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L.A. Times Column: They Take Care of Aging Adults, Live in Cramped Quarters and Make Less than Minimum Wage

Read the L.A. Times Column here.

Article features Yvonne Medrano, Bet Tzedek Employment Rights Project (ERP) Attorney

 

Hard work. Long hours. Paltry wages. Isolation from relatives. Barracks-style housing.

That’s a snapshot of life for thousands of California workers who toil in the elder-care industry, which doesn’t always function well for the clients, either.

The range of experiences is dramatic. Clients of ample means are able to pay for in-home or residential facility care that can easily cost $10,000 to $15,000 a month. Low-income Californians can qualify for limited publicly financed care, which I wrote about last week.

But those who are in the middle are going broke paying for help, and a lot of people are simply going without any care at all.

As for the workers, I’ve been in homes where the caregivers are U.S. citizens with decent wages and benefits, and I’ve been in homes where the workers are undocumented and paid less than the minimum wage ($16.04 an hour in the city of Los Angeles) in cash. It’s a wink-and-nod system, much like farm labor, in which cheap labor is prized over any other consideration.

California is about to be hit by an aging population wave, and Steve Lopez is riding it. His column focuses on the blessings and burdens of advancing age — and how some folks are challenging the stigma associated with older adults.

“It’s very much a legacy of slavery and a history in this country of not valuing the work done by … people of color,” said attorney Yvonne Medrano, who heads the employee rights program at Bet Tzedek Legal Services.

Several weeks ago I reached out to the Pilipino Workers Center, a Los Angeles nonprofit that has been educating domestic workers on their rights and leading a fight against a system in which labor laws are often ignored and workers — many of them old enough to be receiving elder care themselves — are cheated and exploited.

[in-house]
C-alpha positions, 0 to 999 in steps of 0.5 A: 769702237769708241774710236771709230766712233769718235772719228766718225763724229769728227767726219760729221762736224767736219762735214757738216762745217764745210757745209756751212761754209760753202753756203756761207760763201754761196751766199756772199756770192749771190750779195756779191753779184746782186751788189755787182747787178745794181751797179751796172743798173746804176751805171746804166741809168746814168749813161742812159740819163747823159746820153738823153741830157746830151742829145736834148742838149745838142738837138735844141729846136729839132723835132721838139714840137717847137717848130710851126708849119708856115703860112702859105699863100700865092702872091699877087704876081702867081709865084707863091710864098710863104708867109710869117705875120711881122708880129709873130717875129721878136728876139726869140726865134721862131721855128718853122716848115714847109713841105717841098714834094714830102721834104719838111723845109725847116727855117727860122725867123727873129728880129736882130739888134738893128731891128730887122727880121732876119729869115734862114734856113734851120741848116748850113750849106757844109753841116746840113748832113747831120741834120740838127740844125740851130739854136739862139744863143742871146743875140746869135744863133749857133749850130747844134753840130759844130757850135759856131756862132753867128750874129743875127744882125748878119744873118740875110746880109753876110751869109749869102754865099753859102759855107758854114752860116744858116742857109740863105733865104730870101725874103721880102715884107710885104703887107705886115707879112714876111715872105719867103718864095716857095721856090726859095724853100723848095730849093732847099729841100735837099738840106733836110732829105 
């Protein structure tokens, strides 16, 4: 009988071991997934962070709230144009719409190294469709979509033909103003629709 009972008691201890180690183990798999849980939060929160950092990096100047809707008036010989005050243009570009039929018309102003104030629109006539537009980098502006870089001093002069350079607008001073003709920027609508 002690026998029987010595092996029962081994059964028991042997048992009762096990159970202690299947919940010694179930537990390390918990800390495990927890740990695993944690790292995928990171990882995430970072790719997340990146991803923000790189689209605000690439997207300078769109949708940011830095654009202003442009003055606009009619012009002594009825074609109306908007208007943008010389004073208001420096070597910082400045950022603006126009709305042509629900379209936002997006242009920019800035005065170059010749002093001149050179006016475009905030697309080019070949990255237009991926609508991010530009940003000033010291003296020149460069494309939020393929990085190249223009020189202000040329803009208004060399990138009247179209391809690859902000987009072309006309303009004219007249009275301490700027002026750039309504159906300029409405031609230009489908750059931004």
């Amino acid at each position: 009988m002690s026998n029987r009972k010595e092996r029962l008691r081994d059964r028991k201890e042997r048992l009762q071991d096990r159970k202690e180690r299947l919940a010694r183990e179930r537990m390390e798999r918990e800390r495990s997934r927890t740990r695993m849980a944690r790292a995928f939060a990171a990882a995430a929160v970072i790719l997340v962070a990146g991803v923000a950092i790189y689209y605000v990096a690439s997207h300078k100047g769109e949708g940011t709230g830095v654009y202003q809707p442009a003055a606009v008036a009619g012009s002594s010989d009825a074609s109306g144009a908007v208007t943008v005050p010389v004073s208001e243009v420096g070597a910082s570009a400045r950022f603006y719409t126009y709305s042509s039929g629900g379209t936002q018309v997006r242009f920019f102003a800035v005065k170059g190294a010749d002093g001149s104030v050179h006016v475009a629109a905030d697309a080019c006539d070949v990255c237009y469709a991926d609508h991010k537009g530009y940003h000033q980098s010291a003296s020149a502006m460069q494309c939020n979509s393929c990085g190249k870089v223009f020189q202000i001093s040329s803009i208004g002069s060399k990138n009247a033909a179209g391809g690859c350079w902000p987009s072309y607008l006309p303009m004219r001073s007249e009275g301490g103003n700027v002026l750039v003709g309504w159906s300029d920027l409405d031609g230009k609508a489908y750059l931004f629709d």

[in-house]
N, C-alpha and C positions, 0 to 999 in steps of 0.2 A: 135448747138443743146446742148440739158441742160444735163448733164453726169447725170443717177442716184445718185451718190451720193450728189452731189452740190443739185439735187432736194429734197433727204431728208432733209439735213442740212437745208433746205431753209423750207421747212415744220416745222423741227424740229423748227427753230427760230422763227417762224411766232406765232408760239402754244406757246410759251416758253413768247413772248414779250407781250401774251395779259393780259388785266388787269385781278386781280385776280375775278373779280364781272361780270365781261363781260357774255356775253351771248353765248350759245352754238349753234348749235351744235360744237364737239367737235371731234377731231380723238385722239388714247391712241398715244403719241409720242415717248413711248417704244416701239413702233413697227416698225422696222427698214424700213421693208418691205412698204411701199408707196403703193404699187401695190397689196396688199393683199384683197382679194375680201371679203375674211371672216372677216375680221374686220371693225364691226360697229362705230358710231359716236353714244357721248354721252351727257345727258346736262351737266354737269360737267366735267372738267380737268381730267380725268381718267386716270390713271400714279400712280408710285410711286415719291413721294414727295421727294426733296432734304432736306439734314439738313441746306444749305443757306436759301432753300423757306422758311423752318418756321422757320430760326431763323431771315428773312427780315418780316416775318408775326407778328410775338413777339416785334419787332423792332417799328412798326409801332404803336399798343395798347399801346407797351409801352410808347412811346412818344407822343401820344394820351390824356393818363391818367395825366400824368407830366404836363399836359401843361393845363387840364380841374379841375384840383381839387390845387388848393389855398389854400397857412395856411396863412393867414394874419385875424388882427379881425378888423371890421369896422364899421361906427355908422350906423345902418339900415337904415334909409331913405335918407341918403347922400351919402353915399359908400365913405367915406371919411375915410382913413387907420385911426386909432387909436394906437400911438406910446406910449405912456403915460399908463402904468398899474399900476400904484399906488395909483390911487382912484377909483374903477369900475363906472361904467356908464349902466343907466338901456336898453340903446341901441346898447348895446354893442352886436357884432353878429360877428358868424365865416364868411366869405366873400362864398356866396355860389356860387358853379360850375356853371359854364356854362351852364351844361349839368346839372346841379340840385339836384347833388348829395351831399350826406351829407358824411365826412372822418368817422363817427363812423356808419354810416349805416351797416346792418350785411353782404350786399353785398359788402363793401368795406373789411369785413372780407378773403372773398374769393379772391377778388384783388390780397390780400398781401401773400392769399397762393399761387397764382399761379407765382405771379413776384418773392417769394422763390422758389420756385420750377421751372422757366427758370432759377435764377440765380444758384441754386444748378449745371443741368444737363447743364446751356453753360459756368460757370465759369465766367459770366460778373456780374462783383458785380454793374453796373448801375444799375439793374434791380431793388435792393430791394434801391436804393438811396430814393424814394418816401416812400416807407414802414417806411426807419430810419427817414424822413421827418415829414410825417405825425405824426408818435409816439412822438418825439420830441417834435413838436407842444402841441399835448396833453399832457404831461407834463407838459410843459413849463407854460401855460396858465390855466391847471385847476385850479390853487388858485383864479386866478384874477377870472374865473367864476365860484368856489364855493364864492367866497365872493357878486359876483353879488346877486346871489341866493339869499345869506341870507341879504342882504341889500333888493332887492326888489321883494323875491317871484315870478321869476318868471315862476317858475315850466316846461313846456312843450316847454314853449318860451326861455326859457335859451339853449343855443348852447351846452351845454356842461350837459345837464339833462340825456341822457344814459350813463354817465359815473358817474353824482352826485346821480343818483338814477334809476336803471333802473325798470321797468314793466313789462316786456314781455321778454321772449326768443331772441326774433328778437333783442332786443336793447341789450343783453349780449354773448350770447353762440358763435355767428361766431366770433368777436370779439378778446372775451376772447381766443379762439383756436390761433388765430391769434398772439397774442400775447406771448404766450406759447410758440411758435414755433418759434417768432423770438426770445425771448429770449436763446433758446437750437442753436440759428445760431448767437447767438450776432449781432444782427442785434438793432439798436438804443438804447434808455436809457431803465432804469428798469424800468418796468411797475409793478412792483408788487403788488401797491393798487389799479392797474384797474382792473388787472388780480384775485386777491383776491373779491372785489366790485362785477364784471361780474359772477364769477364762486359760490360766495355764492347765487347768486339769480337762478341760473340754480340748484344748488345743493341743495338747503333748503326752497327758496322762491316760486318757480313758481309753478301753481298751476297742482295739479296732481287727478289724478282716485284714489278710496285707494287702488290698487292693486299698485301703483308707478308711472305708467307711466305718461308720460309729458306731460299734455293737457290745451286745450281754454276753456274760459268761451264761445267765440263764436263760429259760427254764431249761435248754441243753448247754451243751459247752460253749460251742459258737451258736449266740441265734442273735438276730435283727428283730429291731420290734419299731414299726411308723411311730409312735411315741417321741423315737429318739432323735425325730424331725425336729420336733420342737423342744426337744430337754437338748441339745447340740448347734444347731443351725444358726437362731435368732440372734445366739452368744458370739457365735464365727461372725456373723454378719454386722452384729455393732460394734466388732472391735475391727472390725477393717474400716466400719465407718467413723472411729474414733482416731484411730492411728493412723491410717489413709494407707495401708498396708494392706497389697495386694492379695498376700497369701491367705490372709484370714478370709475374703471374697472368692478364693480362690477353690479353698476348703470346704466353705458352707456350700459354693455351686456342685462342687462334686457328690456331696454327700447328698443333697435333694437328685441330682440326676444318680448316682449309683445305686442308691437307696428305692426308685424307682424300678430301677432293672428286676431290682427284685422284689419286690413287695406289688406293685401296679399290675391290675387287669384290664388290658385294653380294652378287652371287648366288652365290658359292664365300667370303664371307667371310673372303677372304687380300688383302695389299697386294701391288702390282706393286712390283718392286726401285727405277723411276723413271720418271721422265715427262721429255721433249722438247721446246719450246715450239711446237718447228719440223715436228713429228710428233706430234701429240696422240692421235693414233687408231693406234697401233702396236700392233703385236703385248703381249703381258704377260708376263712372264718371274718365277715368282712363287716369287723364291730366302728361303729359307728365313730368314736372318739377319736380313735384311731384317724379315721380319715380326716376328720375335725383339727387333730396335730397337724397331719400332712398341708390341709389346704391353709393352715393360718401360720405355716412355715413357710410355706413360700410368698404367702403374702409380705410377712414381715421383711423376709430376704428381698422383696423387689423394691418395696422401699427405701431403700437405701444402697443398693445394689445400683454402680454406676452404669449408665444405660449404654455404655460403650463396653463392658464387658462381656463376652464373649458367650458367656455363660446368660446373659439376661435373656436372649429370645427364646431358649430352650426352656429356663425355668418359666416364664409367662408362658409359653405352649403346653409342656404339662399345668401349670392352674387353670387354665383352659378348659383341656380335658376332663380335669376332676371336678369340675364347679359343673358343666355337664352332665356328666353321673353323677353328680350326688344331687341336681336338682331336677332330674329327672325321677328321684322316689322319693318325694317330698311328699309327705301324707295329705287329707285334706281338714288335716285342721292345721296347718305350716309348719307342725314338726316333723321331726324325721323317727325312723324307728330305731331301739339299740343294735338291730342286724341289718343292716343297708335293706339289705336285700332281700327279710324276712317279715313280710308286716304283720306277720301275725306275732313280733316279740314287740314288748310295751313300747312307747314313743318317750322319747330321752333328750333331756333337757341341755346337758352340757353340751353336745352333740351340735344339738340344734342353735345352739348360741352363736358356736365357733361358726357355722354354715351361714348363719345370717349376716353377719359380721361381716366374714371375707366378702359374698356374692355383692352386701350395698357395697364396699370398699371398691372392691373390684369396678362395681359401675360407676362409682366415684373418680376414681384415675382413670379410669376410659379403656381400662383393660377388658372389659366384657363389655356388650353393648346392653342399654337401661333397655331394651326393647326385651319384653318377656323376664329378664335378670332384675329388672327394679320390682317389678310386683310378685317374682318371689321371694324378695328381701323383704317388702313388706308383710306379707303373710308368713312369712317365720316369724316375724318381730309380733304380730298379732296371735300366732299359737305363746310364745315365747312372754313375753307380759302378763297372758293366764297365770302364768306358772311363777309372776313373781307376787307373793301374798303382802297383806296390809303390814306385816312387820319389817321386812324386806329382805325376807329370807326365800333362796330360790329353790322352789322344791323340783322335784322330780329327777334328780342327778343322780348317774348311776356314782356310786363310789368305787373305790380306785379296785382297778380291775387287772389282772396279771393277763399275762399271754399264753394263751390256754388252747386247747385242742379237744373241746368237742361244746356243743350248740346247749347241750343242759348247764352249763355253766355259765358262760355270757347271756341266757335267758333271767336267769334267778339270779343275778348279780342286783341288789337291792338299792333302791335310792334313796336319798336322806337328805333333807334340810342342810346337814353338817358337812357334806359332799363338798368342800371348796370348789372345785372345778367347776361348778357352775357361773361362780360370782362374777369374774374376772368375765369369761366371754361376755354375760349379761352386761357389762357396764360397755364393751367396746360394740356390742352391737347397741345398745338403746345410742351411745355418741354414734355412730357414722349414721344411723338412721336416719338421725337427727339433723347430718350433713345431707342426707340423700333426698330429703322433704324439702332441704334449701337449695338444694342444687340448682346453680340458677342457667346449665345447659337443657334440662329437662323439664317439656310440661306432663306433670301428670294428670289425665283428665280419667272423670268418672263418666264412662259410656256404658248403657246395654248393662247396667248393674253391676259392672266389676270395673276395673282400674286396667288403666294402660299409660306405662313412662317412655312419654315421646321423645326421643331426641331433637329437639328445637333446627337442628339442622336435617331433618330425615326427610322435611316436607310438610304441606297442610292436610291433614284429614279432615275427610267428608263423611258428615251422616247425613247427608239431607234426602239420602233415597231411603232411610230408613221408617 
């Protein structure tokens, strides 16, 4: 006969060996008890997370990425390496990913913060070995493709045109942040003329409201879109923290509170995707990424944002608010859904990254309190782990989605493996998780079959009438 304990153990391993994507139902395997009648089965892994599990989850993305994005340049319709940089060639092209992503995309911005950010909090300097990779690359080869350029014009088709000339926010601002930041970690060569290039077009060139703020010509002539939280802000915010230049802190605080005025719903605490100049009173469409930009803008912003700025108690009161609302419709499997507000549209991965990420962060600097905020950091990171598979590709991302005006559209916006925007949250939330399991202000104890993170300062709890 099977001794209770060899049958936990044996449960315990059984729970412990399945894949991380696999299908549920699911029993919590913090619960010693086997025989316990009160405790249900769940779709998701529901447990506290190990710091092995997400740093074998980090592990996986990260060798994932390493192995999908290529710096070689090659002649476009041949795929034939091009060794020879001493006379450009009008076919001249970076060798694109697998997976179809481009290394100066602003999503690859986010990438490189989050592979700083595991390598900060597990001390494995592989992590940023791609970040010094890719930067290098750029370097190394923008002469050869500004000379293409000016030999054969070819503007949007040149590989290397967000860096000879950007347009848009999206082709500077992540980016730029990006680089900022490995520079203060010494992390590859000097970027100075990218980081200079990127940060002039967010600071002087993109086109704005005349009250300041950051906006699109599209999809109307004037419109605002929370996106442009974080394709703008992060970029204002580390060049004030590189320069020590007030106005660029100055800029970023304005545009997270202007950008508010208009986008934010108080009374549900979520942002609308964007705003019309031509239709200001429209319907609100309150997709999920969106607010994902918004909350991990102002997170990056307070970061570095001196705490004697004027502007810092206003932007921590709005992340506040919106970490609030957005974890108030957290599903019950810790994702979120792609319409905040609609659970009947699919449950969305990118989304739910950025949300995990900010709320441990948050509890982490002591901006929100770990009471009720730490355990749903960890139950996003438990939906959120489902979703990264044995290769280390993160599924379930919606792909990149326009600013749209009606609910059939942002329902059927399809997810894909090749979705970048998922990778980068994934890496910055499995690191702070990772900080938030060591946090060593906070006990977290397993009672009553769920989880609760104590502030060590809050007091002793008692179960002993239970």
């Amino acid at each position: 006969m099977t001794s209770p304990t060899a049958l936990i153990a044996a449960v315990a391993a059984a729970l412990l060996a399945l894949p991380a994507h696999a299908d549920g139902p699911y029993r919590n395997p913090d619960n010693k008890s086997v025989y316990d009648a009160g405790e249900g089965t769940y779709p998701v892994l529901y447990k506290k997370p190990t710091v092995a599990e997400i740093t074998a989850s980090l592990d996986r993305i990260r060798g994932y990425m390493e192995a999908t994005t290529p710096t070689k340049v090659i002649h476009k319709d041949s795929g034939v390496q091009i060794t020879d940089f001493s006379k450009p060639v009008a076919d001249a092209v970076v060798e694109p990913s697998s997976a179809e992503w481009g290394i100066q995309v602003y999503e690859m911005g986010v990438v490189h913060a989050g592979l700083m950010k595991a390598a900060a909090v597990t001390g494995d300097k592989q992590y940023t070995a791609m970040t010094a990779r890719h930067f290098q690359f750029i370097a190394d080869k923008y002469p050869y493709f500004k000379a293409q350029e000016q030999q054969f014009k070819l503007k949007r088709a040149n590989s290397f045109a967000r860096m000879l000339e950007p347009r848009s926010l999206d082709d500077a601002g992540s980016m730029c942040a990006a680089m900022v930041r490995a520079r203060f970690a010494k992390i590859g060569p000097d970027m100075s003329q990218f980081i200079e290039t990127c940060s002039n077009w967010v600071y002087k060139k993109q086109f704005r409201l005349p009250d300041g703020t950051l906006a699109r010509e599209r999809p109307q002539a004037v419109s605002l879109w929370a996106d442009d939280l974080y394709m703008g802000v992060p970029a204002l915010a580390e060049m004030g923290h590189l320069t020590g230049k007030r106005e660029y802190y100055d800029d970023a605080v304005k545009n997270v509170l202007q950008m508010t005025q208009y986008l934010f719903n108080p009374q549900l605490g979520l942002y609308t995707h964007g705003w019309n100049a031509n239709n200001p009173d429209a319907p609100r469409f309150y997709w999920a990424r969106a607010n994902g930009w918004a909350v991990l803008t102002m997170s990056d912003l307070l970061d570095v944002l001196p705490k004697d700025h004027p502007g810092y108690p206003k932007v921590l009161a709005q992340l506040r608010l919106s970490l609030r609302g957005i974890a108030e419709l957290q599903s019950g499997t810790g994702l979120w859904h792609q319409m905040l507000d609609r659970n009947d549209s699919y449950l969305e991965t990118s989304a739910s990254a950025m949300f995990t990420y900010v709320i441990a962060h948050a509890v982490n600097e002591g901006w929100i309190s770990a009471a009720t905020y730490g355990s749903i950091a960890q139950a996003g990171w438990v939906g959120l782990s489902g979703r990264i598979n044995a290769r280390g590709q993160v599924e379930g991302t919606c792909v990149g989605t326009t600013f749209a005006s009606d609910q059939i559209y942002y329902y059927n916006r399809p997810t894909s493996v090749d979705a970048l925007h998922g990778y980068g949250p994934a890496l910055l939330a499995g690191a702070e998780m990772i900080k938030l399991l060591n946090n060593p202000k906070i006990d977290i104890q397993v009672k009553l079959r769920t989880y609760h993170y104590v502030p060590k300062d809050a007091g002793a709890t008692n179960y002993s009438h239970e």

Aquilina Soriano Versoza, the center’s director, said research indicates a majority of clients appreciate the care they get and would be willing to pay more for it, but many can’t afford to.

A woman outdoors.
Aquilina Soriano Versoza, executive director of the Pilipino Workers Center of Southern California, in Los Angeles.
(Christina House / Los Angeles Times)

“On the workers’ side,” Versoza said, “there’s still a lot of wage theft happening, and it’s kind of a regular business model for a lot of the agencies.”

I’ve met some caregivers who, in their off time, volunteer for various organizing activities at the Pilipino Workers Center. Here are brief sketches of four of them.

Josephine Biclar, 71, is the only one of the four who is a U.S. citizen (the others asked me not to use their full names because they don’t have legal status). Biclar is limited to part-time work because her knees are worn out and she broke her shoulder when she fell in the home of an elderly client who insisted on keeping the lights off.

A woman stands outside with her left hand on a door handle.
Josephine Biclar, an elder-care giver, outside her studio apartment in Panorama City.
(Jason Armond / Los Angeles Times)

Ricky, 46, says he was routinely cursed and yelled at by an elderly client and has never been paid as much as minimum wage for changing bedpans and diapers, among other chores.